Just three weeks into its new home the South County Jazz Club's Tuesday night jam session feels fully entrenchedat Valenti's Allegro Bistro in Venice. The music remains strong and the dining options are wonderful, to say the least.
One of the treats when he stops by - which is most Tuesdays - is the opportunity to hear saxophonist Jim Wellen.Wellen abandoned snowbird status six years ago to make greater Sarasota his home. He's a retired English teacher from New Jersey who has developed over the past few decades into an excellent mainstream tenor player whose forte is the Great American Songbook standards and jazz classics.
Last night, with the strong support of pianist Tommy Goodman, bassist Dominic Mancini and drummer Dane Hassan, he performed a samba version of "Lover Come Back to Me" and "Embraceable You" in the first set and was featured in the third set on "It Might as Well Be Spring" and "Easy Living." His tone is always beautiful, his solos are thoughtful, he swings like mad - and he's an all-around nice guy.
|Jim Wellen and Dominic Mancini|
When I first heard Jim shortly after arriving in southwest Florida last fall, I thought I was hearing Scott Hamilton and Harry Allen's musical godfather. He clearly drinks from the same musical well. Jim credits the pair for rekindling an audience interest more than two decades ago in the kind of music he's always loved to play.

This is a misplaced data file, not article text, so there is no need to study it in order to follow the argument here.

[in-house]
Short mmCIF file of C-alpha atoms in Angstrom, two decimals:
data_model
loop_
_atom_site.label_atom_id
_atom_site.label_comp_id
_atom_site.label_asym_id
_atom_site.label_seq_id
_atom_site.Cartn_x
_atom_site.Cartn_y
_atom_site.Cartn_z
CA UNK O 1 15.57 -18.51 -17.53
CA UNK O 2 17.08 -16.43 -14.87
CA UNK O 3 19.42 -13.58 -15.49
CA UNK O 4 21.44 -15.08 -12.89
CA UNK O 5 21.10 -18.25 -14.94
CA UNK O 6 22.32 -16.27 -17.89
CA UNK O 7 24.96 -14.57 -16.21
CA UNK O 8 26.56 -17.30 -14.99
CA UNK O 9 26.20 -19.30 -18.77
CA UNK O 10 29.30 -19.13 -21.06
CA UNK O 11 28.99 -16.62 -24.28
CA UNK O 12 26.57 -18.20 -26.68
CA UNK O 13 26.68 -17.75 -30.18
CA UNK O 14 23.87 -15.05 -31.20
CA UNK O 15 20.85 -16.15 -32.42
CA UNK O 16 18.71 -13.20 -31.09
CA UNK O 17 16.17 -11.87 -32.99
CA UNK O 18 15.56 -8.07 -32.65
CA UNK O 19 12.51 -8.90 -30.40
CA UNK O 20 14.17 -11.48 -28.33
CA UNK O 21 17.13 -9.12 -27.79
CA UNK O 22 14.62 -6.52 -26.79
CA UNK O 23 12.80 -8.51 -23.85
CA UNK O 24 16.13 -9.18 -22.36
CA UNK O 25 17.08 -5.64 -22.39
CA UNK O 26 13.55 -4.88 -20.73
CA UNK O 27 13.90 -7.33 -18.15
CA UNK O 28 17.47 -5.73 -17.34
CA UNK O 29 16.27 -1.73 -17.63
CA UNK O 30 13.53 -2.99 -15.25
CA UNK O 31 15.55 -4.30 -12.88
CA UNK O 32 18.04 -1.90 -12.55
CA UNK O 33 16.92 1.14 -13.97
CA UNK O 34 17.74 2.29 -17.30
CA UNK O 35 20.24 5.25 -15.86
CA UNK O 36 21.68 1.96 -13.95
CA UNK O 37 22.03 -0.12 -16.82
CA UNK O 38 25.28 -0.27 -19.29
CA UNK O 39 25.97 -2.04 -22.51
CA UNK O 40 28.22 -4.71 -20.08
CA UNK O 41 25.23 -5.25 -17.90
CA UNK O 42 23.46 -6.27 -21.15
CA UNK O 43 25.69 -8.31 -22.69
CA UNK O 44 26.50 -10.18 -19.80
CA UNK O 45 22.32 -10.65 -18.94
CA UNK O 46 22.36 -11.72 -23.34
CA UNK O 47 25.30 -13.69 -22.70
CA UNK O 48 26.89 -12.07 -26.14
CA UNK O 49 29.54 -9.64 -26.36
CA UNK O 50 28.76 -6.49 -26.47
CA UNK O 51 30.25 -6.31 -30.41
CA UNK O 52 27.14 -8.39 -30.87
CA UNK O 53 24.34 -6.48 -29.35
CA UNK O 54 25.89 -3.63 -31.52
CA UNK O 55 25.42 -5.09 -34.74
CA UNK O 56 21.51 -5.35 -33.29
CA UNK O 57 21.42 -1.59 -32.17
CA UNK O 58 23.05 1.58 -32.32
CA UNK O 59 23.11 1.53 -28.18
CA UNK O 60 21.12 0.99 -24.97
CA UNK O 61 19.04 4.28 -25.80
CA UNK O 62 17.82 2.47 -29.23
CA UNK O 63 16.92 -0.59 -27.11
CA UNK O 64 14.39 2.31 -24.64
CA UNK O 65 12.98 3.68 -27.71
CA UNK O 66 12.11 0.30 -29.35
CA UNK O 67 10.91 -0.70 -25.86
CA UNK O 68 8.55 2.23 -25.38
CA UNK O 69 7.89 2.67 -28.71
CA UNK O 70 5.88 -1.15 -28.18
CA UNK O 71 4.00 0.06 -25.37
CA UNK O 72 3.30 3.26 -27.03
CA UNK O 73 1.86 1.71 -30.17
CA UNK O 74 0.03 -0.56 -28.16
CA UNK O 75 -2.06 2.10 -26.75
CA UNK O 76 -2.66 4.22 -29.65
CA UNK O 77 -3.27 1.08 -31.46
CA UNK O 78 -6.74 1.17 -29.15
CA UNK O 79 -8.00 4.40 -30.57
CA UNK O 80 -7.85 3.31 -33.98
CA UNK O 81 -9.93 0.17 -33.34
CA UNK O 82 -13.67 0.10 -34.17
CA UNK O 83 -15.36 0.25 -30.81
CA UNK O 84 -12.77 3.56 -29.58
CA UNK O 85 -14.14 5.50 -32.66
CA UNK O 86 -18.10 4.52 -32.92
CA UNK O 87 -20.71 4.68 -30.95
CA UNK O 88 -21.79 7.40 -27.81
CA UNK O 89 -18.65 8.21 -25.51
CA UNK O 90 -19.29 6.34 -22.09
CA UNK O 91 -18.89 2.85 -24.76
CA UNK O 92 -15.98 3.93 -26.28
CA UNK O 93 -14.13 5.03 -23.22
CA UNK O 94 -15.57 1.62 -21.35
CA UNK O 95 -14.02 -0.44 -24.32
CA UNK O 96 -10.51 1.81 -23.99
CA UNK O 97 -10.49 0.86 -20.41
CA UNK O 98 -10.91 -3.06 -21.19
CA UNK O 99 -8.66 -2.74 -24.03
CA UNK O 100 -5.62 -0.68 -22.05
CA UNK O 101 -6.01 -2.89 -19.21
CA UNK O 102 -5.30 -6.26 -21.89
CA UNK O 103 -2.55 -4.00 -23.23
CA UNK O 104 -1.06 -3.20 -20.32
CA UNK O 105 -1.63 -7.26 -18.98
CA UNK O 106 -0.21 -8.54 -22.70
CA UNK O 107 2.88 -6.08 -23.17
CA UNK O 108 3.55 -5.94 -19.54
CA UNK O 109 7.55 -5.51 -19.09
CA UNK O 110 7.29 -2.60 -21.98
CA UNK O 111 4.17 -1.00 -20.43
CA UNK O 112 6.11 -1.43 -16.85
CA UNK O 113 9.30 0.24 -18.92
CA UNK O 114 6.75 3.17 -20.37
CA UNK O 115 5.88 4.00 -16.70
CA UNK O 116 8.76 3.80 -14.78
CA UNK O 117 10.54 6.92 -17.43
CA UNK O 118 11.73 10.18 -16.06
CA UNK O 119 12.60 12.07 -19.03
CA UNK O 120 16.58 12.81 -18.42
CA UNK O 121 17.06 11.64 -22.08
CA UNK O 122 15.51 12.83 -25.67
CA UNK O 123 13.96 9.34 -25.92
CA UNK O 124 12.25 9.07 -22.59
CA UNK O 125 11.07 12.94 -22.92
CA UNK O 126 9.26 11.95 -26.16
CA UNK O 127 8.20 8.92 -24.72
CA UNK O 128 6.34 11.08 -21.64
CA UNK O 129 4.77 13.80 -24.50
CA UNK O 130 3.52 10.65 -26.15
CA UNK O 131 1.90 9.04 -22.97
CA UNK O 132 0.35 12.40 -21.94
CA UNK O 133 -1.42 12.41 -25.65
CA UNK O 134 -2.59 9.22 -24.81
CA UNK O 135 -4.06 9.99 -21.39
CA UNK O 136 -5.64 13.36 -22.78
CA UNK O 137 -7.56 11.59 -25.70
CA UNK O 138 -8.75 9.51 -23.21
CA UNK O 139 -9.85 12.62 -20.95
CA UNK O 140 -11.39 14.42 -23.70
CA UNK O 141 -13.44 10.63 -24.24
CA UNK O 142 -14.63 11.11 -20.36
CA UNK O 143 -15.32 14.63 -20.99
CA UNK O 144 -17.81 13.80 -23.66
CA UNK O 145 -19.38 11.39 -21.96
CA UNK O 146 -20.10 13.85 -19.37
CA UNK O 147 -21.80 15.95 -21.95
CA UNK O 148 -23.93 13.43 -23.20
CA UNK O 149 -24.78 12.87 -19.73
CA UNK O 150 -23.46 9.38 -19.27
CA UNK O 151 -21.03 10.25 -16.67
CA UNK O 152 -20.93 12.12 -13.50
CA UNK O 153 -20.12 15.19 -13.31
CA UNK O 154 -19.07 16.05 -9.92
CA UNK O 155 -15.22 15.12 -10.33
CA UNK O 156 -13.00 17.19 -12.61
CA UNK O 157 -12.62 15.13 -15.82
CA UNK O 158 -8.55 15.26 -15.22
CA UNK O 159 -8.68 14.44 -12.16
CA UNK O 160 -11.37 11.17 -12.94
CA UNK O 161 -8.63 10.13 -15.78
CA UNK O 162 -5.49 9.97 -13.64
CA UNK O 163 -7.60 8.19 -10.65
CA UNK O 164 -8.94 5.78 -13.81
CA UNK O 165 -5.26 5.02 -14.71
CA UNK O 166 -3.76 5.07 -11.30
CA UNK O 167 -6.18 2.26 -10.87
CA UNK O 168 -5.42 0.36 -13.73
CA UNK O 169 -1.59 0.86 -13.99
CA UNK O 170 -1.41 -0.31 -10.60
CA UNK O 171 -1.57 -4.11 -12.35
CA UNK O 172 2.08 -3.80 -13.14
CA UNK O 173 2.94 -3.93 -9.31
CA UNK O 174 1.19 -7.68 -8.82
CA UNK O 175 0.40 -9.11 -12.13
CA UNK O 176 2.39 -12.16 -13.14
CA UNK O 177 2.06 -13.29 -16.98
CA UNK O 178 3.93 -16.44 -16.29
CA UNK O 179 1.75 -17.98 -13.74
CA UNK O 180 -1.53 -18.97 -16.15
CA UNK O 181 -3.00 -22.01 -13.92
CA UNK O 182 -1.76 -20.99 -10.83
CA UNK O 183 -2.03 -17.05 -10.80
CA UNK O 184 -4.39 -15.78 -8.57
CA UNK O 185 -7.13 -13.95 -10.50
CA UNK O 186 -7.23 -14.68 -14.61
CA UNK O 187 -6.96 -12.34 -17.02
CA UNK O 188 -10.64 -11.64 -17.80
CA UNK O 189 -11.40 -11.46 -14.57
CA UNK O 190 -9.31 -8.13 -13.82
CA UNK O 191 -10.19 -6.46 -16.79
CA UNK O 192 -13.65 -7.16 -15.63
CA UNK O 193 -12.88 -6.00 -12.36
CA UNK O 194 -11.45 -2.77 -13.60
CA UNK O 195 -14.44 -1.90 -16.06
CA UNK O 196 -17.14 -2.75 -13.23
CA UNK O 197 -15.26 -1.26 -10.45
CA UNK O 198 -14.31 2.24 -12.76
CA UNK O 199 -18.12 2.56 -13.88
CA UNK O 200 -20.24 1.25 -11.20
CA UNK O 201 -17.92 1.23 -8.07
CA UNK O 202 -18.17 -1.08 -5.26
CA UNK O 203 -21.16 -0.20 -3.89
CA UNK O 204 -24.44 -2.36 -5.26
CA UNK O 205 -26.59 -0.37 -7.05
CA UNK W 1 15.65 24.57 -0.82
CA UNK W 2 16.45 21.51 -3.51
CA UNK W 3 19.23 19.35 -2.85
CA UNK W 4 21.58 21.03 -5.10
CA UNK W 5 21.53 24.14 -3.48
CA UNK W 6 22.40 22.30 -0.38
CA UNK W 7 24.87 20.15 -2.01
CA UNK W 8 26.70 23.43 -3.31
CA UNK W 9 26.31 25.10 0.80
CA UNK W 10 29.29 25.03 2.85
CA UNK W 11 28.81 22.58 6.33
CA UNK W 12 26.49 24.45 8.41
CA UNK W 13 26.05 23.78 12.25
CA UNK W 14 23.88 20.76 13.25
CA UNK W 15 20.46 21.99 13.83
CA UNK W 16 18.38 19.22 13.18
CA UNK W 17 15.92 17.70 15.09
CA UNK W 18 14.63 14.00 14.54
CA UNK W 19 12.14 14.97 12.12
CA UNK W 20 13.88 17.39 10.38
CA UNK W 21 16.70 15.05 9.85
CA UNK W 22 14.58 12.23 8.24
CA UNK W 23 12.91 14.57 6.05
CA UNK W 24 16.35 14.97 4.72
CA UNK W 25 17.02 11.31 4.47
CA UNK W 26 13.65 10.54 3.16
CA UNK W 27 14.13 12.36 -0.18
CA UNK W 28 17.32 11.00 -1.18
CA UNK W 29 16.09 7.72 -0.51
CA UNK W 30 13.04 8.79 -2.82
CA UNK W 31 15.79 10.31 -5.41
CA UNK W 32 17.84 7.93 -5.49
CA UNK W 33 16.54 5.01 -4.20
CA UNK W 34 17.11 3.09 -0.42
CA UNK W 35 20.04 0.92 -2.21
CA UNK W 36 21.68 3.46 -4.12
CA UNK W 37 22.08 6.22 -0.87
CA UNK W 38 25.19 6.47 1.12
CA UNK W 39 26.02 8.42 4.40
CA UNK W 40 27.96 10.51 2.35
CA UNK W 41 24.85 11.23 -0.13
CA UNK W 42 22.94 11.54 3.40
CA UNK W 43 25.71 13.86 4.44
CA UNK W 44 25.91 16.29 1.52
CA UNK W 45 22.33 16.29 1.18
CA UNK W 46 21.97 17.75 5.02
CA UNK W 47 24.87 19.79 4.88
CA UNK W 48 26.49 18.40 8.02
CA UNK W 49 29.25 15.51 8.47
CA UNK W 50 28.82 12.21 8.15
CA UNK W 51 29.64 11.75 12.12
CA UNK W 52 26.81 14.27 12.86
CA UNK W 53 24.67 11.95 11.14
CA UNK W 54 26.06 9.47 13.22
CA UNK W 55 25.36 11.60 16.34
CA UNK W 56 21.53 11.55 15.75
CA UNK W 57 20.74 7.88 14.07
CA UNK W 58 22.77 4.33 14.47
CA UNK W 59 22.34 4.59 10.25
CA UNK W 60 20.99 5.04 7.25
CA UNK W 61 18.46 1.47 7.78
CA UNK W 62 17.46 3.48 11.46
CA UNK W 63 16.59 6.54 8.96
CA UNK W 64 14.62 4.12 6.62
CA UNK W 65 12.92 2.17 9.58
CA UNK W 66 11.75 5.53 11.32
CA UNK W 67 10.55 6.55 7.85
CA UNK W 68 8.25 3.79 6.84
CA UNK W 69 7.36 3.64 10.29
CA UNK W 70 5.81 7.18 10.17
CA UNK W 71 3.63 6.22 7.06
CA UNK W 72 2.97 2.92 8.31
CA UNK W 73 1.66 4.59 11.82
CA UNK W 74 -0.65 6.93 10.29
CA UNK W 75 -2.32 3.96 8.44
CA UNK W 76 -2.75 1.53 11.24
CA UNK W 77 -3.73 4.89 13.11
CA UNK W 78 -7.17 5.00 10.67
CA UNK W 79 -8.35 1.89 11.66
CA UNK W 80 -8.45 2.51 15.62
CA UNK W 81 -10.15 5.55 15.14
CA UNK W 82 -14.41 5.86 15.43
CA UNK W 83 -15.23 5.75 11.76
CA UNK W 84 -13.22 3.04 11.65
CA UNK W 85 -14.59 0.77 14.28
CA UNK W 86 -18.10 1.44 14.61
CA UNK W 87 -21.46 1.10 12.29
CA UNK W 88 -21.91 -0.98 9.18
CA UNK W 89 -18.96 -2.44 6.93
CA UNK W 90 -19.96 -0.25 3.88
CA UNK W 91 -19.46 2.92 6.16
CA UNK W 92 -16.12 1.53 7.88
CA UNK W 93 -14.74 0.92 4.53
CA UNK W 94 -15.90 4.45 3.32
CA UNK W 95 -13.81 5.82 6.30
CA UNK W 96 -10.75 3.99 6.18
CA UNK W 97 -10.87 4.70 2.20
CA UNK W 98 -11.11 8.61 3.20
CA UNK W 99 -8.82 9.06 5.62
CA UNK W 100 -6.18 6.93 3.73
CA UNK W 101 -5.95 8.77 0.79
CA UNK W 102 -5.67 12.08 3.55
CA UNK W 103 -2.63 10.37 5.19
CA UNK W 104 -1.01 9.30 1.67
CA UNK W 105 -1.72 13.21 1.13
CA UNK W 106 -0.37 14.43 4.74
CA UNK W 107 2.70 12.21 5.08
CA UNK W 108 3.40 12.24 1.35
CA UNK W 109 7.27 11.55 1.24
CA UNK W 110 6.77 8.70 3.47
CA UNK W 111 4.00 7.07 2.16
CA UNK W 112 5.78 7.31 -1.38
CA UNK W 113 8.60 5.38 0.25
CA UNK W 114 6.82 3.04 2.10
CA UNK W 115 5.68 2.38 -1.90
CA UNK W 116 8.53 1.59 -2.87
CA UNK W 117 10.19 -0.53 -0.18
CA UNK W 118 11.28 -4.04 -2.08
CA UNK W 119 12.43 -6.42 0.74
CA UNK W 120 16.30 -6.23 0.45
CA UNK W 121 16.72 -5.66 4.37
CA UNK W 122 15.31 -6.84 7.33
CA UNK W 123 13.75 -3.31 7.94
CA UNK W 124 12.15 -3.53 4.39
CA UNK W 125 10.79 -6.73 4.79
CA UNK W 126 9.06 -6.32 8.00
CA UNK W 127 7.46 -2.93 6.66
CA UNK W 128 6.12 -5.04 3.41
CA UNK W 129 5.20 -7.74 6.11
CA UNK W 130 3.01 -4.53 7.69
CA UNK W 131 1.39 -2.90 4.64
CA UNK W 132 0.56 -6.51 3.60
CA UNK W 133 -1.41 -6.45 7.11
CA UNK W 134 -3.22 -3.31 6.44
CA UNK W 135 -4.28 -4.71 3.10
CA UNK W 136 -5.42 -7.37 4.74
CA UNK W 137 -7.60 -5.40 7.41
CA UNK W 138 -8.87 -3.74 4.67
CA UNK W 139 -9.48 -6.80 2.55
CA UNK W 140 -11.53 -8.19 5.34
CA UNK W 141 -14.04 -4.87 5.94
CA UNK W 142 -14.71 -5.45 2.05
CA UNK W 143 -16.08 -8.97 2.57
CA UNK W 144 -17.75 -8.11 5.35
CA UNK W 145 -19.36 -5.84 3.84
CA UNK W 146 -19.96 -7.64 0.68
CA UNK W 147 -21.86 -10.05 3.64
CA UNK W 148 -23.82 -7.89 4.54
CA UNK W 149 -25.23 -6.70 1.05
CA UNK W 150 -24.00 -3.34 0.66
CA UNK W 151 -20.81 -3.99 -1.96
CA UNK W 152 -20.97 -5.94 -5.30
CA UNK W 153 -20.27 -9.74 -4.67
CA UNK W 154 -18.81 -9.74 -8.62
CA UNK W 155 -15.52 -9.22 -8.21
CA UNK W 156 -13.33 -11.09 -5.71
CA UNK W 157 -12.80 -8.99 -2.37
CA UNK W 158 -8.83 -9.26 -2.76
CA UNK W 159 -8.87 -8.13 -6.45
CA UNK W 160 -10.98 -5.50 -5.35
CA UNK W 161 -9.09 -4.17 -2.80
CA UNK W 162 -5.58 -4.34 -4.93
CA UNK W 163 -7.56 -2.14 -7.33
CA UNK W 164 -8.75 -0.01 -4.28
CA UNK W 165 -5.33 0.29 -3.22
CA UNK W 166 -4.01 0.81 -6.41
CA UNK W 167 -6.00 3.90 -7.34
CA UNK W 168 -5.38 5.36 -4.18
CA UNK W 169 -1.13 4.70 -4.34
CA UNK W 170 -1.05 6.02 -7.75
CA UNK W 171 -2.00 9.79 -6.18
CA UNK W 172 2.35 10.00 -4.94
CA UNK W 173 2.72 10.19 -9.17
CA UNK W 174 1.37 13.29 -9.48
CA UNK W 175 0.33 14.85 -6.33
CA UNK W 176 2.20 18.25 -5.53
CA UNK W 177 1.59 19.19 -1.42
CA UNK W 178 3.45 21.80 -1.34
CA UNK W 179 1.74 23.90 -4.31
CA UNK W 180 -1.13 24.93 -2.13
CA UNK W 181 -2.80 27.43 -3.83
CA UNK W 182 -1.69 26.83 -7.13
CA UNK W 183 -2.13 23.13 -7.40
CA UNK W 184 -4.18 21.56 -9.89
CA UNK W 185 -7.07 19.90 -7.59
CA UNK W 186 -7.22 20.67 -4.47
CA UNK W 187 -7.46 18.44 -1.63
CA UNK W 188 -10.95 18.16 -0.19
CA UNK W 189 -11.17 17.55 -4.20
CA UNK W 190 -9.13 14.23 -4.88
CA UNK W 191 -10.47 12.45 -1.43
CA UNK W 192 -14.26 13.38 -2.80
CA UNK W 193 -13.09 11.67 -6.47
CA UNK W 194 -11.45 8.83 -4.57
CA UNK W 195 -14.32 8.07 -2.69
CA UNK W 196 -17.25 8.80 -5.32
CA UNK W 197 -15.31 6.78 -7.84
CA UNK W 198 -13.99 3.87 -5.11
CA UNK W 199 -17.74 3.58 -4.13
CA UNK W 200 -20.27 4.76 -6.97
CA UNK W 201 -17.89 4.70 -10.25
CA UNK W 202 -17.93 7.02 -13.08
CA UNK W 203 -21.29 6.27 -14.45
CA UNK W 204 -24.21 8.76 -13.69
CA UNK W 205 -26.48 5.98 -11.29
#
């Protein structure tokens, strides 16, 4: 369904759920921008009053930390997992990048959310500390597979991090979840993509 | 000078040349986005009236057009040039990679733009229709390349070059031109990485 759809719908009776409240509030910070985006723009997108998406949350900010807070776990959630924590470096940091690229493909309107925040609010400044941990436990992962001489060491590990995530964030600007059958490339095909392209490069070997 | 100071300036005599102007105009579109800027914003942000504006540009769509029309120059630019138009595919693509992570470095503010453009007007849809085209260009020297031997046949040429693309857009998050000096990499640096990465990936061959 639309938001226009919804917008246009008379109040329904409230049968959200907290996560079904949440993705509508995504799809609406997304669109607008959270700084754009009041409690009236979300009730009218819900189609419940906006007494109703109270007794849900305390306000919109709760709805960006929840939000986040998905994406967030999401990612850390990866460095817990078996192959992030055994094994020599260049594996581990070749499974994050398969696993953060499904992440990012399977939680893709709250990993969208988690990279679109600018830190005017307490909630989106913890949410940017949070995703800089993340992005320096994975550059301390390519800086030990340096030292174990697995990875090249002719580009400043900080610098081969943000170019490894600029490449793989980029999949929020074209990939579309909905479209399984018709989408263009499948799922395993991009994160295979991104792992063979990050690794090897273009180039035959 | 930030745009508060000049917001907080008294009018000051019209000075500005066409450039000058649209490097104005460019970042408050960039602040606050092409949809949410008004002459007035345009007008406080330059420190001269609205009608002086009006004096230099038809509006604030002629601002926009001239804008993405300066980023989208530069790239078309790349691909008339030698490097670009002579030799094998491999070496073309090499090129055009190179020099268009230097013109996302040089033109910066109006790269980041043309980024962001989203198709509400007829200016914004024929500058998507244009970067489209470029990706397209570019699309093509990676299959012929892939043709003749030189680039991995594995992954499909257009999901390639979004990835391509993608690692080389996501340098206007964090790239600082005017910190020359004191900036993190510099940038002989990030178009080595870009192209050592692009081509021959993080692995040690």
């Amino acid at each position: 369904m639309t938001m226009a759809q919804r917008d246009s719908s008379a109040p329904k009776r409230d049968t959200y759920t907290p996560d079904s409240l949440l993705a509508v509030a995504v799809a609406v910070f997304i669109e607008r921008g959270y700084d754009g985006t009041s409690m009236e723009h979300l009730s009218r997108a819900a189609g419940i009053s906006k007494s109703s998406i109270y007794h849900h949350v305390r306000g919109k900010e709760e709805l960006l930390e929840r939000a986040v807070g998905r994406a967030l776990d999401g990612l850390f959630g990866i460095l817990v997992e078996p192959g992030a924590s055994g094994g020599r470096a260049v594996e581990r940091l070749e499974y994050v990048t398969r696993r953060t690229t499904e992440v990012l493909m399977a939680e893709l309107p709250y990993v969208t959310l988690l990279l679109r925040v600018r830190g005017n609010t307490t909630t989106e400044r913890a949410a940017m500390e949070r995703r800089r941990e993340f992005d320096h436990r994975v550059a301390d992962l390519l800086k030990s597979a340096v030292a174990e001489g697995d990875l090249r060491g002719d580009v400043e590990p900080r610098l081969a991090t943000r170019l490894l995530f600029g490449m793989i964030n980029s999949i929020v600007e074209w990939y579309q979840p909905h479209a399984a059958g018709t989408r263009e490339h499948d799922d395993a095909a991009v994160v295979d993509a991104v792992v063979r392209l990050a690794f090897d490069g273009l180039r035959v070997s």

The Beatles and the rock music revolution pretty much wiped out a lot of jazz opportunities - particularly for mainstream players. Jim says he actually packed away his tenor in the mid-'60s, and didn't touch it for about 15 years. "It was so deep in the closet, it took me a while to even find it again," he told me. Then he got a call for a local gig in Jersey, He found the horn, did the gig, and then did a lot of woodshedding to get his chops and improvisational skills back in shape. I suspect it didn't take very long.
He's having a ball playing great music. We're the better for it.
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